3 Real-Life Solutions For Combating Impulsive, Aspirational Spending
Every time I watch a Sex and the City rerun, I find myself on Poshmark browsing secondhand designer shoes. The only reason I end up on Posh is because I know I can’t afford them full-price. (To be honest, I know somewhere deep down inside that I can’t afford them used, either.)
The reason is simple: I’m an aspirational spender. Or rather, I used to be. I’ve talked about it before, but as someone who absolutely adores all things related to fashion and beauty, I’m a total sucker for any advertisement, blog post, Pin, Insta-pic, etc. featuring a cute outfit or makeup look that I’ll later kill myself attempting to replicate.
At this point, I don’t believe this is due to any insecurity, or has anything to do with not being comfortable in my own skin. I feel really good about myself most of the time (aside from the occasional I-feel-ugly-as-heck day), and know that my desire to have the sweater I saw on Pinterest or the lipstick I saw on Instagram has more to do with just a genuine love for creating looks that I find to be aesthetically pleasing. I generally feel okay about walking out of the house bare-faced with sweatpants, but I prefer not to, because it is fun for me to get dolled up and wear things that I think are beautiful.
So, emotionally speaking, my aspirational spending isn’t a problem. Financially speaking, it is. Because I’ve had the tendency (in the past, more so than now) to do it impulsively, and without any real thought.
Let’s jump back to the Sex and the City example — I know myself very well, and I know that I have zero desire to wear high heeled shoes ever. I think they look pretty on Carrie Bradshaw, and when I open up a magazine and see some chic lil’ lady sauntering down the street in pumps with skinny jeans, I think “what a great idea!” and go on the hunt for a pair for myself.
But if ever I actually do quickly act on that impulse to buy a pair of pumps, I know that they will wind up sitting in my closet forever, only to be gently considered if I’m going to a wedding or funeral (and even then, there’s a 98% chance I’ll choose flats anyway). I need to make a distinction between “liking an item conceptually and enjoying the way it looks,” and “actually liking the way the item would look on me, knowing that I would get actual use out of it.” These are such different things, and my ability to differentiate between the two relies heavily on my ability (or lack thereof) to give myself some time to think deeply and carefully about a desirable purchase before I actually make it.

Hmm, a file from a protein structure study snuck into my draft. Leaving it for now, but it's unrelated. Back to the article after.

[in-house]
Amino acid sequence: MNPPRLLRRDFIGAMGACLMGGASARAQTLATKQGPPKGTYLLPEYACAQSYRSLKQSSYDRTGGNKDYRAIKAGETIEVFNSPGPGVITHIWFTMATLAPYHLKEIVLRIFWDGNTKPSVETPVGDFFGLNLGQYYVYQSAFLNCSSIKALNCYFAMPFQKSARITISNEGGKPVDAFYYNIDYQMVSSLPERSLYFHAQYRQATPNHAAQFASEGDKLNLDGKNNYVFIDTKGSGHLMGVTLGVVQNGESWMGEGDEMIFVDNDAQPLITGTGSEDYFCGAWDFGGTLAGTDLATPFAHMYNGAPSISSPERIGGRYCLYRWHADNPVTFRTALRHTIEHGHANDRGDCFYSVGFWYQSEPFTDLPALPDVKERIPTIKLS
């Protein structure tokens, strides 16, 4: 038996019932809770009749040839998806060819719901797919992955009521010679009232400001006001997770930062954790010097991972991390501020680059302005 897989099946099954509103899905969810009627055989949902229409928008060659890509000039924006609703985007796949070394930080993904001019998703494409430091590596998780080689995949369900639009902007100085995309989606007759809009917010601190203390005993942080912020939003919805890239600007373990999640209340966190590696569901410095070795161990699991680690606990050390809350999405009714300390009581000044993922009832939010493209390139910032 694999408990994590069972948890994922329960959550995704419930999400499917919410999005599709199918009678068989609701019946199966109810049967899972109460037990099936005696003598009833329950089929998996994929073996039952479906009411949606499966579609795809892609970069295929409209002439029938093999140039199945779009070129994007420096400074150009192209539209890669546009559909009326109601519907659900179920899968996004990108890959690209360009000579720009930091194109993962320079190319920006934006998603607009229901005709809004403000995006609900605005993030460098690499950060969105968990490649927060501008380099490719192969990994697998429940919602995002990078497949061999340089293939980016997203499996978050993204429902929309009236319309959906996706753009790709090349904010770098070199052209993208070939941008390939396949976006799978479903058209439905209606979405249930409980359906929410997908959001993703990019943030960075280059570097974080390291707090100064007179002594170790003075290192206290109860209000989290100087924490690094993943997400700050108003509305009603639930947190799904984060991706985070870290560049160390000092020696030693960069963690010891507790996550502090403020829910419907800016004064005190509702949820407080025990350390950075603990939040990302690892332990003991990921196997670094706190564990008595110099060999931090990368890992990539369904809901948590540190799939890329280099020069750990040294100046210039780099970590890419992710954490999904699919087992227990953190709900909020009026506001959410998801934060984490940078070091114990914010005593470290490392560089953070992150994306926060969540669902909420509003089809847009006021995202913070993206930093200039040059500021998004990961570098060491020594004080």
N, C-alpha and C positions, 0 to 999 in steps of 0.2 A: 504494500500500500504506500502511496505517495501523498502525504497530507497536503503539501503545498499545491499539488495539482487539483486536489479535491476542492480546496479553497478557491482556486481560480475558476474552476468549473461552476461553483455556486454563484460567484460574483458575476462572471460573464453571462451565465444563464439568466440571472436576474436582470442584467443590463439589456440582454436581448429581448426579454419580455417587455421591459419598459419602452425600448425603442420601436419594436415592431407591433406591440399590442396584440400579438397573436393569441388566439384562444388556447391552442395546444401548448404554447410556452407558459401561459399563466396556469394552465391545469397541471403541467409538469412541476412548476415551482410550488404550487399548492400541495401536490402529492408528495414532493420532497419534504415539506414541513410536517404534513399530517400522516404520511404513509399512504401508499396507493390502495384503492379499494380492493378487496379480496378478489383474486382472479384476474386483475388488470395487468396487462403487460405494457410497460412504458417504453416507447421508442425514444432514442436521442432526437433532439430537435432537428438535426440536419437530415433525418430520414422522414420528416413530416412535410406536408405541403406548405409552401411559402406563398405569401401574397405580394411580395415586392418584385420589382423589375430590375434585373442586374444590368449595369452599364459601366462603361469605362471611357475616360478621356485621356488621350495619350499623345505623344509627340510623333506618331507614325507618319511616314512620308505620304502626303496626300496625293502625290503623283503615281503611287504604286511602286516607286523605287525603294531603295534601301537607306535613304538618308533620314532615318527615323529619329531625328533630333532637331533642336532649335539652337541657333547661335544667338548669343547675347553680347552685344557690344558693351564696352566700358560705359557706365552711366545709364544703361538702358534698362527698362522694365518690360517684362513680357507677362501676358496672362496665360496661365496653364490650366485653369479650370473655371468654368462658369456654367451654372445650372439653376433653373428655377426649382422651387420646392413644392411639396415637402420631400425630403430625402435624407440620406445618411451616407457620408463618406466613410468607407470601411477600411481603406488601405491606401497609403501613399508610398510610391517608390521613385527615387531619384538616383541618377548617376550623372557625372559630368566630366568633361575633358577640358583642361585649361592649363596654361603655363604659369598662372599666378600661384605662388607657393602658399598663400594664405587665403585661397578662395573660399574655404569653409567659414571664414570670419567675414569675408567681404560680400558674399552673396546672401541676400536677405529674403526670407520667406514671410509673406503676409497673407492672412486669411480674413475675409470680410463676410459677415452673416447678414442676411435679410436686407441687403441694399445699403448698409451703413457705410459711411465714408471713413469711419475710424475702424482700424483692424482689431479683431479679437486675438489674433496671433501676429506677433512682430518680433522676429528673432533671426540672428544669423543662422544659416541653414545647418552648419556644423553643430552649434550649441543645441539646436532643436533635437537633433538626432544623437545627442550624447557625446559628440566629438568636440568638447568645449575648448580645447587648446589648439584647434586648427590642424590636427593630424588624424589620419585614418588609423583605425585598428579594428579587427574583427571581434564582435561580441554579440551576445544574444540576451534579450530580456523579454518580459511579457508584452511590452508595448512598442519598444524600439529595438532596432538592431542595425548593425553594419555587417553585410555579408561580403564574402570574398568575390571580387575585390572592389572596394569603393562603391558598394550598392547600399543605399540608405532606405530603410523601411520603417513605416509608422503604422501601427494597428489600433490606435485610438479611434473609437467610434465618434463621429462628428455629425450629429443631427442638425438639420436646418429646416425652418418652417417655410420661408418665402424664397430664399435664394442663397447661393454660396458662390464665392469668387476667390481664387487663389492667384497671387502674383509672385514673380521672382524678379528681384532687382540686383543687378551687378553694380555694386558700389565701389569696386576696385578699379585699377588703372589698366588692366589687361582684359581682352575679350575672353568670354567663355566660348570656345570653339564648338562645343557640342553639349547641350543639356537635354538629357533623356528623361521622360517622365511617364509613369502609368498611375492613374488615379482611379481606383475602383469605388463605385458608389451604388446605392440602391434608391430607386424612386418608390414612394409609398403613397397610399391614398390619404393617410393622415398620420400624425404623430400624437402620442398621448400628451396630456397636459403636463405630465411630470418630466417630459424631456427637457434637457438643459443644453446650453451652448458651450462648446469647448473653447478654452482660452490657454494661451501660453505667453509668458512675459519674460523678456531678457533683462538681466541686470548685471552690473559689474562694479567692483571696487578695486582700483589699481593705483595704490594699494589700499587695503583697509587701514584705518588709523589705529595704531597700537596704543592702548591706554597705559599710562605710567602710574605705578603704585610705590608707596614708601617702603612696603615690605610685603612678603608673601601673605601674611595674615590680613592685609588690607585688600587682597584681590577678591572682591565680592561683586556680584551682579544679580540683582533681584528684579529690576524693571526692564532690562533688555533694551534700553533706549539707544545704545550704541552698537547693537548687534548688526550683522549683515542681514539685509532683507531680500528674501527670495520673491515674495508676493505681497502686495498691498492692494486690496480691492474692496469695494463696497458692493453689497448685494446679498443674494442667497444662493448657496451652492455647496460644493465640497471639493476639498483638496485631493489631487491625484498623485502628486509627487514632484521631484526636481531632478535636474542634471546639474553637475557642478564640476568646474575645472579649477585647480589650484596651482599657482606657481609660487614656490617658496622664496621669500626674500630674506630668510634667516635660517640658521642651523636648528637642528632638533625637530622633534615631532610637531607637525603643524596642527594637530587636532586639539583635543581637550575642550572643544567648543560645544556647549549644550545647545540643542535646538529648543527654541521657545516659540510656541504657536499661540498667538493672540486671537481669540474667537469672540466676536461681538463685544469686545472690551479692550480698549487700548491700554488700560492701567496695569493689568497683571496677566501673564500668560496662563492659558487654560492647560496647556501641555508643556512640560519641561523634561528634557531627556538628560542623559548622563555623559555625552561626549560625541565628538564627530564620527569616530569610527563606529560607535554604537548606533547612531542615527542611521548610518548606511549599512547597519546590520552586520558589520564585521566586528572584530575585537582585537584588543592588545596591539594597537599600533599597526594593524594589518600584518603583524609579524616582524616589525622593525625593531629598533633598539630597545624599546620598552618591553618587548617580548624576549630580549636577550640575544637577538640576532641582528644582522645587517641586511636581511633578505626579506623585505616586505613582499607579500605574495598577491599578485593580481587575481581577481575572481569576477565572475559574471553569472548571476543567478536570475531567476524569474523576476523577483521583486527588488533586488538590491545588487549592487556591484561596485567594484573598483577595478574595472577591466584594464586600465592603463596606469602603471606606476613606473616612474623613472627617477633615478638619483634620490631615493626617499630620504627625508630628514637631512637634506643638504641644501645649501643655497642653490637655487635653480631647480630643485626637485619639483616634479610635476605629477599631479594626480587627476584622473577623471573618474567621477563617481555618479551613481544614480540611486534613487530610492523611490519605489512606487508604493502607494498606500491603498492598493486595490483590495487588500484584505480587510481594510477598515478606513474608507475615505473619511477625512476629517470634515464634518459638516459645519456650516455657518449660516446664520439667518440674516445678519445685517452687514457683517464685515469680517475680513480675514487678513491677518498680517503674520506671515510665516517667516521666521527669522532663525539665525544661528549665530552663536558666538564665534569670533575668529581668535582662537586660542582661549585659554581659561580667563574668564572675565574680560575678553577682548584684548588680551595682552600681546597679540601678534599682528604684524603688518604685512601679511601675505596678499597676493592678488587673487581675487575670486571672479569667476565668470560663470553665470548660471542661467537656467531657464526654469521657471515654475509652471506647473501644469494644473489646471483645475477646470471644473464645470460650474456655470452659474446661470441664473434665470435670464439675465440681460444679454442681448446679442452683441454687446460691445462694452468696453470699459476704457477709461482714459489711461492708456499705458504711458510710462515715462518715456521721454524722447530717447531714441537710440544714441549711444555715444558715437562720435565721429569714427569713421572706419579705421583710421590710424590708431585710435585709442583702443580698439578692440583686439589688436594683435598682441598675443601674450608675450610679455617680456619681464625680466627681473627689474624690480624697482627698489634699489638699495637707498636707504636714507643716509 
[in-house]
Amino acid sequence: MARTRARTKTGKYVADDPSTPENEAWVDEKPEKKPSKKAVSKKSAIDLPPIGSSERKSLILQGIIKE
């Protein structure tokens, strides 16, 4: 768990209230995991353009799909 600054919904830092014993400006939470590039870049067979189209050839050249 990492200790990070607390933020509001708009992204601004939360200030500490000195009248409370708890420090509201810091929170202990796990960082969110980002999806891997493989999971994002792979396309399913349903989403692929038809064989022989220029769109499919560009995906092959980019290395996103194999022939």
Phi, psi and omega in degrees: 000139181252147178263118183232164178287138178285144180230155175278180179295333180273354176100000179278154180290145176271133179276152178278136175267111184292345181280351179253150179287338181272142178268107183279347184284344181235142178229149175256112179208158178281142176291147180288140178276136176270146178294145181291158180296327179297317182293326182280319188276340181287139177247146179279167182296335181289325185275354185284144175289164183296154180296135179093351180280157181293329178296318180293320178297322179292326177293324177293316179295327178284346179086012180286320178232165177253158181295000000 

To buy myself some extra thinking time, I have a list of tips that I actually use to combat my impulsive aspirational spending.
1. Create a running list of the things you “have to have.”
Make the list in a Google or Excel sheet along with the price, and the date you wrote it down. You’d be surprised how many items you forget about, find suitable, cheaper (or free) replacements for, or realize you simply don’t like as much as you thought you did.
2. Try to replicate the aspirational item or look with things you already have.
When I see an Instagram model wearing a black t-shirt with a pair of jeans, it somehow looks exponentially better than my own black tee shirt and jeans, so I feel like I need to buy a better, updated version to achieve her ~look~. The truth is, most black t-shirts are just black fucking t-shirts. Recreating the look with the exact items you see someone wearing on the internet will most likely not make you look as leggy and elegant as the model.
For this reason, I like to try to recreate desired looks with the (usually very similar) pieces I already have before convincing myself I need to buy something new. More often than not, I realize I have all the right stuff to create the desired look — I just am not a six-foot-tall, perfectly airbrushed woman with studio lighting.
Same goes for makeup and beauty products — while sometimes it is okay to buy things that look similar in color because you want to try a different formula, there are really only a finite amount of lipstick shades you truly need to own. Seeing a shade of red that looks gorgeous on a girl in a magazine shouldn’t always prompt a new makeup purchase — maybe you just need to sift through your own collection and break out the red you already own, which is likely quite close to the one you saw in the magazine, and will give you a look similar to the one you desire.
3. Give yourself a rule.
It is always a good idea to have some sort of rule or method to go by when it comes to actually making a fun purchase. I can’t take credit for this one, but in a recent post, I mentioned the idea of waiting one day for every hundred dollars a desired purchase costs. This method is a good one, I suppose, but only provided that you’ve already determined that this desired item is affordable, and isn’t going to be a purchase you make outside of your means just because you still desire it x-amount of days later. (Example: I’ll always lust after pretty pairs of $500 shoes, but I’ll obviously literally never buy a pair, even if I wait five days and still like them.)
Even better than waiting one day for every hundred dollars, I’d argue that you should wait one day for every hundred dollars the item costs to determine whether or not you still desire it, then wait one week for every hundred dollars it costs, intentionally setting aside a tiny bit of money each week along the way, before actually buying it. The commitment to wait so long for something (and to save your money with an end goal to buy something special) is a good way to determine how much the desired item is actually worth to you, and whether or not you want it as badly as you thought you did when you first saw it.
Mary writes every day for TFD, and tweets every day for her own personal fulfillment. Talk to her about money and life at email@example.com!
Image via Unsplash